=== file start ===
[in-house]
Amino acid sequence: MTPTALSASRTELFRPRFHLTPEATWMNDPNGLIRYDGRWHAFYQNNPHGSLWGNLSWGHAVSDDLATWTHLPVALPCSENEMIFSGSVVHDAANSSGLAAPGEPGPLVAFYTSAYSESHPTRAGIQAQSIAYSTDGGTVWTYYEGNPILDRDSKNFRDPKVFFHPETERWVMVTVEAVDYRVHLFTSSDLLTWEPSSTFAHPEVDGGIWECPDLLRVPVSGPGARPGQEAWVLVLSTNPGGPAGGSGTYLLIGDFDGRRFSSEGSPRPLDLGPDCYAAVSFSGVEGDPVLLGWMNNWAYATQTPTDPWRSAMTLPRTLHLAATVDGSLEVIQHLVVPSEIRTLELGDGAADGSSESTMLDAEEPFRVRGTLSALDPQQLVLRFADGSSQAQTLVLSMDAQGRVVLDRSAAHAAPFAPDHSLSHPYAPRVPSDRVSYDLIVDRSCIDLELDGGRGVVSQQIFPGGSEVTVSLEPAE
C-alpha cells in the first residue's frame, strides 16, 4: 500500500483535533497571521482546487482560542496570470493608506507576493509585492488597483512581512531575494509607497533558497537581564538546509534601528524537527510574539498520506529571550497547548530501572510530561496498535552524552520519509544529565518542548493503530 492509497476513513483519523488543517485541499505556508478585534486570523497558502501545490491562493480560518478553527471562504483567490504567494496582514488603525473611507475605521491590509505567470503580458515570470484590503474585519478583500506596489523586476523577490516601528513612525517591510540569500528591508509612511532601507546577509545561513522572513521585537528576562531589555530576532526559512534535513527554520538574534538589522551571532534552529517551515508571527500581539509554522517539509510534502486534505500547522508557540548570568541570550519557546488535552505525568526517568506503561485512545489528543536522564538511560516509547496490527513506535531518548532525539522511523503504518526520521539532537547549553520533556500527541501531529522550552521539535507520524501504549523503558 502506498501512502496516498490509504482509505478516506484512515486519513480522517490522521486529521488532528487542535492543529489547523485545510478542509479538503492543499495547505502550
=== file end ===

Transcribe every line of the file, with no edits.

[in-house]
Amino acid sequence: MTPTALSASRTELFRPRFHLTPEATWMNDPNGLIRYDGRWHAFYQNNPHGSLWGNLSWGHAVSDDLATWTHLPVALPCSENEMIFSGSVVHDAANSSGLAAPGEPGPLVAFYTSAYSESHPTRAGIQAQSIAYSTDGGTVWTYYEGNPILDRDSKNFRDPKVFFHPETERWVMVTVEAVDYRVHLFTSSDLLTWEPSSTFAHPEVDGGIWECPDLLRVPVSGPGARPGQEAWVLVLSTNPGGPAGGSGTYLLIGDFDGRRFSSEGSPRPLDLGPDCYAAVSFSGVEGDPVLLGWMNNWAYATQTPTDPWRSAMTLPRTLHLAATVDGSLEVIQHLVVPSEIRTLELGDGAADGSSESTMLDAEEPFRVRGTLSALDPQQLVLRFADGSSQAQTLVLSMDAQGRVVLDRSAAHAAPFAPDHSLSHPYAPRVPSDRVSYDLIVDRSCIDLELDGGRGVVSQQIFPGGSEVTVSLEPAE
C-alpha cells in the first residue's frame, strides 16, 4: 500500500483535533497571521482546487482560542496570470493608506507576493509585492488597483512581512531575494509607497533558497537581564538546509534601528524537527510574539498520506529571550497547548530501572510530561496498535552524552520519509544529565518542548493503530 492509497476513513483519523488543517485541499505556508478585534486570523497558502501545490491562493480560518478553527471562504483567490504567494496582514488603525473611507475605521491590509505567470503580458515570470484590503474585519478583500506596489523586476523577490516601528513612525517591510540569500528591508509612511532601507546577509545561513522572513521585537528576562531589555530576532526559512534535513527554520538574534538589522551571532534552529517551515508571527500581539509554522517539509510534502486534505500547522508557540548570568541570550519557546488535552505525568526517568506503561485512545489528543536522564538511560516509547496490527513506535531518548532525539522511523503504518526520521539532537547549553520533556500527541501531529522550552521539535507520524501504549523503558 502506498501512502496516498490509504482509505478516506484512515486519513480522517490522521486529521488532528487542535492543529489547523485545510478542509479538503492543499495547505502550